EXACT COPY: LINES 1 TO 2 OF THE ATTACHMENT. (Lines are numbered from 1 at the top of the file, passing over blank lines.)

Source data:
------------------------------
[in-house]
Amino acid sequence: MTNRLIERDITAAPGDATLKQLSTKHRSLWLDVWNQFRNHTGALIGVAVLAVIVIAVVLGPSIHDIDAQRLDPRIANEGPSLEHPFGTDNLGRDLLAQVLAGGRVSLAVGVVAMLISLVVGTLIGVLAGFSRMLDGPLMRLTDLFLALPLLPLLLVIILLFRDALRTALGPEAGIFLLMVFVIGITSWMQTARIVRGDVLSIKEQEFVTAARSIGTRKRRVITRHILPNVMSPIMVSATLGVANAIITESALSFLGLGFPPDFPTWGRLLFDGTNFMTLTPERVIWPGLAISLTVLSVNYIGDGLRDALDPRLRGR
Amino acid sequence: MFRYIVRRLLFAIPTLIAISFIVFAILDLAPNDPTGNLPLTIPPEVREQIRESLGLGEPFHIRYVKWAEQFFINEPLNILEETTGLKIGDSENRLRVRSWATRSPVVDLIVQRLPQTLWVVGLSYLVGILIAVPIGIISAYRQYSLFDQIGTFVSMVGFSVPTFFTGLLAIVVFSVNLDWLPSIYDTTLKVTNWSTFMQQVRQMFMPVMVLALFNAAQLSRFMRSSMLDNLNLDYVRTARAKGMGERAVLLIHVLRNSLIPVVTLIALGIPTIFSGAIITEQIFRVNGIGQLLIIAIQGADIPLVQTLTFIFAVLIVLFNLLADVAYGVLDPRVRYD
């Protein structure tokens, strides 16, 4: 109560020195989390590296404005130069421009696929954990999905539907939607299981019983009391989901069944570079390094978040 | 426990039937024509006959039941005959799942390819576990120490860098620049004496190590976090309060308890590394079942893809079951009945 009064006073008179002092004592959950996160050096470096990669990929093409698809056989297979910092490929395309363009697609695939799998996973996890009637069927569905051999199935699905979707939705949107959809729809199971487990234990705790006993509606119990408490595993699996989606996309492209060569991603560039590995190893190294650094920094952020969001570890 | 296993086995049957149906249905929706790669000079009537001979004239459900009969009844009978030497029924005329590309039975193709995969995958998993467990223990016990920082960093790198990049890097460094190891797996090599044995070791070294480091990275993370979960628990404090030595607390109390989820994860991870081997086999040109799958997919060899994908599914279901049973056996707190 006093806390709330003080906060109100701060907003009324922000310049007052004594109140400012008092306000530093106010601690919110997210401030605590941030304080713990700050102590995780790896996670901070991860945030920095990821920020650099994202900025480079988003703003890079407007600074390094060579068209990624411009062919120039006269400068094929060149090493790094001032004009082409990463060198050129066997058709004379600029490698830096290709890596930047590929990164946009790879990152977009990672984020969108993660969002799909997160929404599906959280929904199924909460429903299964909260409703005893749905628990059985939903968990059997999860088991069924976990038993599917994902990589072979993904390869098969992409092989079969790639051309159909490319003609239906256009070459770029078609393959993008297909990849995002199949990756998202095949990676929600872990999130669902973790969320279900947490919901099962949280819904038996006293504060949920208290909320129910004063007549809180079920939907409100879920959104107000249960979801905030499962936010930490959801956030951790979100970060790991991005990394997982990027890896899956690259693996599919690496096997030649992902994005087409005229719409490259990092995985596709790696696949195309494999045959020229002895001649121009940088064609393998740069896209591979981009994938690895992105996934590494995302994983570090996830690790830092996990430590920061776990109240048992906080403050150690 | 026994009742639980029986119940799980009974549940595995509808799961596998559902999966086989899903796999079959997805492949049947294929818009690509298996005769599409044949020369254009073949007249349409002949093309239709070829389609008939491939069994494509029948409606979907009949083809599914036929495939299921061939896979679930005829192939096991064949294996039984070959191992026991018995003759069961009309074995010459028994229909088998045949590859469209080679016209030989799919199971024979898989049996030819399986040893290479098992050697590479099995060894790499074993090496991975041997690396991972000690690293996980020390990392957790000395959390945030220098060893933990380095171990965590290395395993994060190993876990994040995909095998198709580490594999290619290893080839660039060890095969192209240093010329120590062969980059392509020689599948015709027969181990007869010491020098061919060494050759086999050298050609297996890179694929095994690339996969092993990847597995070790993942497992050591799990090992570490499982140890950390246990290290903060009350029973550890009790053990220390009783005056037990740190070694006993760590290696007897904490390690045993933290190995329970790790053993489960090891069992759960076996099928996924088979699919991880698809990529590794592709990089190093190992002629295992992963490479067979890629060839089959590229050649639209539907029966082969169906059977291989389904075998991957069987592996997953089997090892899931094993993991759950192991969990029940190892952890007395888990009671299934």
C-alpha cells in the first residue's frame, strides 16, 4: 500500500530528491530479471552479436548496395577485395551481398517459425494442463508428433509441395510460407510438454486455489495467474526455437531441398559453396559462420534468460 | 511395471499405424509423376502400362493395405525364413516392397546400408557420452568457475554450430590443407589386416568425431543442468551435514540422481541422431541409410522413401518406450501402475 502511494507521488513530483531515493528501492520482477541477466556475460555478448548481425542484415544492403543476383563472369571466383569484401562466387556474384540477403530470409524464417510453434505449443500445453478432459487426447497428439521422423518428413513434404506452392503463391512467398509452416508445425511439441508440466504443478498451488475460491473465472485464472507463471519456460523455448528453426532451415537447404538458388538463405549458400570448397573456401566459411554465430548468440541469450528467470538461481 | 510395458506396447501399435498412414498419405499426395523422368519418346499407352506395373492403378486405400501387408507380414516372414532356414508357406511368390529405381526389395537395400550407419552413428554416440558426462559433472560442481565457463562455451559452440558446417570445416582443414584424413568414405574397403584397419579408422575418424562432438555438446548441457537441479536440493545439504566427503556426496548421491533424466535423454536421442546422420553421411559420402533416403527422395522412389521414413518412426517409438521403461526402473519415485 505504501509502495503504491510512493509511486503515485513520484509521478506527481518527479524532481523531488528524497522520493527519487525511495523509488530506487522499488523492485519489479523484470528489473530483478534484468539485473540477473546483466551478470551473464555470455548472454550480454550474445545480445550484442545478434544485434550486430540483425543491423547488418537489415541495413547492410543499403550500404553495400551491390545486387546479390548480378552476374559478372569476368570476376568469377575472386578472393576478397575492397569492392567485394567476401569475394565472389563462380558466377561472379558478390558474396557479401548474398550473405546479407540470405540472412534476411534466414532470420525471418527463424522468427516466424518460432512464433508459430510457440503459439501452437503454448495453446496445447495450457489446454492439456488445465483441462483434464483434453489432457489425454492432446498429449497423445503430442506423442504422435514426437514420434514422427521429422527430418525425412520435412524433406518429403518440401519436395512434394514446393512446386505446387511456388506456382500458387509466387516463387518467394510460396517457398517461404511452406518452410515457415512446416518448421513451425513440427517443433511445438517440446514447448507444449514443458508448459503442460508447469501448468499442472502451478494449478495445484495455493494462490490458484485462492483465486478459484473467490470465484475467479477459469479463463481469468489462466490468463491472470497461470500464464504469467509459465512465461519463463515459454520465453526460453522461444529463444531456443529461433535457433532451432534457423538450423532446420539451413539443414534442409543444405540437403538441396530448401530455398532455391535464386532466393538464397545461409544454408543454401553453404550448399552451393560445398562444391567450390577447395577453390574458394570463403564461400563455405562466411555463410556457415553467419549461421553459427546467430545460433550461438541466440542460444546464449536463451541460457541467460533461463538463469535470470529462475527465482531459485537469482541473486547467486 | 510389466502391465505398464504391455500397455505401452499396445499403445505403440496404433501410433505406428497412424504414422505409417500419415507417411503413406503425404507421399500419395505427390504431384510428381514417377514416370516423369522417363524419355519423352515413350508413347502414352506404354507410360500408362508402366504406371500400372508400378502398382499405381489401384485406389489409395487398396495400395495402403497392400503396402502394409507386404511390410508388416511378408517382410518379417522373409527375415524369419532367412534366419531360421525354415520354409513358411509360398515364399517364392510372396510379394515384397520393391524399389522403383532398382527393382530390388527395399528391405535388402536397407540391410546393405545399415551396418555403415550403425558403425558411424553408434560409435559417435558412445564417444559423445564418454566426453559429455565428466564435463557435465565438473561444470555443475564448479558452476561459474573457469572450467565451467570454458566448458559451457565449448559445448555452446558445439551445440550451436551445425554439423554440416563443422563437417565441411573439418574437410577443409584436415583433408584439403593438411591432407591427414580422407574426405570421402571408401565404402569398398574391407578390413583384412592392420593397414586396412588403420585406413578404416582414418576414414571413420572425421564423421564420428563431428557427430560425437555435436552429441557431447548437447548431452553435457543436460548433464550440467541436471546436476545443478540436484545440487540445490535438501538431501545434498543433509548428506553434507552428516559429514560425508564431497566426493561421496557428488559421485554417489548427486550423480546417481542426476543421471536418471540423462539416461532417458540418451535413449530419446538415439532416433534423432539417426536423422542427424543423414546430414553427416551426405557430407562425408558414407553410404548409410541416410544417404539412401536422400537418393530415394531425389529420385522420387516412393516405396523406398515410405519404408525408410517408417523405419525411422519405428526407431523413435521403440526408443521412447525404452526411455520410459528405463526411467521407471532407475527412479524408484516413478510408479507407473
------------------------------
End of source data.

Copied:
[in-house]
Amino acid sequence: MTNRLIERDITAAPGDATLKQLSTKHRSLWLDVWNQFRNHTGALIGVAVLAVIVIAVVLGPSIHDIDAQRLDPRIANEGPSLEHPFGTDNLGRDLLAQVLAGGRVSLAVGVVAMLISLVVGTLIGVLAGFSRMLDGPLMRLTDLFLALPLLPLLLVIILLFRDALRTALGPEAGIFLLMVFVIGITSWMQTARIVRGDVLSIKEQEFVTAARSIGTRKRRVITRHILPNVMSPIMVSATLGVANAIITESALSFLGLGFPPDFPTWGRLLFDGTNFMTLTPERVIWPGLAISLTVLSVNYIGDGLRDALDPRLRGR